By the oath I have taken "to preserve, protect and defend the Constitution of the United States," duty directs--and strong personal conviction impels--that I advise the Congress that action is necessary, and necessary now, if the Constitution is to be upheld and the rights of all citizens are not to be mocked, abused and denied. I must regretfully report to the Congress the following facts: <be/> 1. That the Fifteenth Amendment of our Constitution is today being systematically and willfully circumvented in certain State and local jurisdictions of our Nation. 2. That representatives of such State and local governments acting "under the color of law," are denying American citizens the right to vote on the sole basis of race or color. 3. That, as a result of these practices, in some areas of our country today no significant number of American citizens of the Negro race can be registered to vote except upon the intervention and order of a Federal Court. 4. That the remedies available under law to citizens thus denied their Constitutional rights--and the authority presently available to the Federal Government to act in their behalf--are clearly inadequate. 5. That the denial of these rights and the frustration of efforts to obtain meaningful relief from such denial without undue delay is contributing to the creation of conditions which are both inimical to our domestic order and tranquillity and incompatible with the standards of equal justice and individual dignity on which our society stands.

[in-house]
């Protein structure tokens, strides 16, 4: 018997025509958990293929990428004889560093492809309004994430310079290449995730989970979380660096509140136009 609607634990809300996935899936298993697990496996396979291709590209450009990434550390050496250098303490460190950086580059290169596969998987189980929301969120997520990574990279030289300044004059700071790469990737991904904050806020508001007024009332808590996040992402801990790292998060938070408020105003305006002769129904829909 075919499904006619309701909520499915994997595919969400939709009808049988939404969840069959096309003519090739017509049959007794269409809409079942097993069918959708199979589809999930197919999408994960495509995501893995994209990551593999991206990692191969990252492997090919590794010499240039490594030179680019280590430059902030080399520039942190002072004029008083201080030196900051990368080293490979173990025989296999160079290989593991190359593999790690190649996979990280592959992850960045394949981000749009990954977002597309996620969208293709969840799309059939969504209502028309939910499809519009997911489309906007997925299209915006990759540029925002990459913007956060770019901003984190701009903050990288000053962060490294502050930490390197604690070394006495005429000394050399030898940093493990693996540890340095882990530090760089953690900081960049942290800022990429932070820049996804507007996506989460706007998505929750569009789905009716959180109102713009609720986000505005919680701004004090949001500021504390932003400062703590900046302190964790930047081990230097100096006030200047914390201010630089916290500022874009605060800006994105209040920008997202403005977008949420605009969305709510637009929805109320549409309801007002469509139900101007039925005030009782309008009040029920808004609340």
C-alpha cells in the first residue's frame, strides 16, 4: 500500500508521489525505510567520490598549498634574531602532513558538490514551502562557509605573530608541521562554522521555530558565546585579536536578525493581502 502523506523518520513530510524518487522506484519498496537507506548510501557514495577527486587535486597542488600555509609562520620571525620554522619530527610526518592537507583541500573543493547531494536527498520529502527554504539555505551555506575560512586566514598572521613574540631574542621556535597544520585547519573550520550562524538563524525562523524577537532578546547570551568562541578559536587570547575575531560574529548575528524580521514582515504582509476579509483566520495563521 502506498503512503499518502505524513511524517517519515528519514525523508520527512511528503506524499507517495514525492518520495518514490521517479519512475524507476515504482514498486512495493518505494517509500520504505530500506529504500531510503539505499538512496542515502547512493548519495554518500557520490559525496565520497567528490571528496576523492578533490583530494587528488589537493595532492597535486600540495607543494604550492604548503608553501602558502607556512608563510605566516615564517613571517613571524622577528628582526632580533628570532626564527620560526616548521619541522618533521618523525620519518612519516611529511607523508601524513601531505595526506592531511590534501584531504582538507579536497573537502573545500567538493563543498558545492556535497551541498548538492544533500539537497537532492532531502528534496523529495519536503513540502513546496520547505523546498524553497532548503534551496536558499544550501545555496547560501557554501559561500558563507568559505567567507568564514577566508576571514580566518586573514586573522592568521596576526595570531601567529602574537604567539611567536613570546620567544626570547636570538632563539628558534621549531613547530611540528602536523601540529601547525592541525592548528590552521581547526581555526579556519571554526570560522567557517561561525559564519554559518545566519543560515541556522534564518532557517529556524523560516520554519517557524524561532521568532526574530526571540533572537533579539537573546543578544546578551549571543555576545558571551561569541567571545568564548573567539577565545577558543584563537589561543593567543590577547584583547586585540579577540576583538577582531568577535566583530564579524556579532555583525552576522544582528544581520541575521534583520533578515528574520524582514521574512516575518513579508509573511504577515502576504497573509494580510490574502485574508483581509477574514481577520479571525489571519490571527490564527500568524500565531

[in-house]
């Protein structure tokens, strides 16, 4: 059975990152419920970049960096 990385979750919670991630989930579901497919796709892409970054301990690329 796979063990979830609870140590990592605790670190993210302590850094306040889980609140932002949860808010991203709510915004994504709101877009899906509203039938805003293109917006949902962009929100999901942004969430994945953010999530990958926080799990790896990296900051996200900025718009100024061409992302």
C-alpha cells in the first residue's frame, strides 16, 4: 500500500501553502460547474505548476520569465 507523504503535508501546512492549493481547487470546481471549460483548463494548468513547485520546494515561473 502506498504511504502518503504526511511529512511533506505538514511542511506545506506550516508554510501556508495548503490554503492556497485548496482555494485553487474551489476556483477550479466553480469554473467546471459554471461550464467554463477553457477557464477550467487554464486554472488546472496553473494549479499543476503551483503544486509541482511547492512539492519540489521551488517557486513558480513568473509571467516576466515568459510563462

For it is not enough just to give men rights. They must be able to use those rights in their personal pursuit of happiness.
I am, therefore, calling upon the Congress to discharge the duty authorized in Section 2 of the Fifteenth Amendment "to enforce this Article by appropriate legislation."
I once told Nixon that the Presidency is like being a jackass caught in a hail storm. You've got to just stand there and take it.
If we quit Vietnam, tomorrow we'll be fighting in Hawaii, and next week we'll have to fight in San Francisco.
In Selma as elsewhere we seek and pray for peace. We seek order. We seek unity. But we will not accept the peace of stifled rights, or the order imposed by fear, or the unity that stifles protest. For peace cannot be purchased at the cost of liberty.
Democrats legislate; Republicans investigate.
For it was only after I could become President of this country that I could really see in all its hopeful and troubling implications just how much the hopes of our citizens and the security of our Nation and the real strength of our democracy depended upon the learning and the understanding of our people.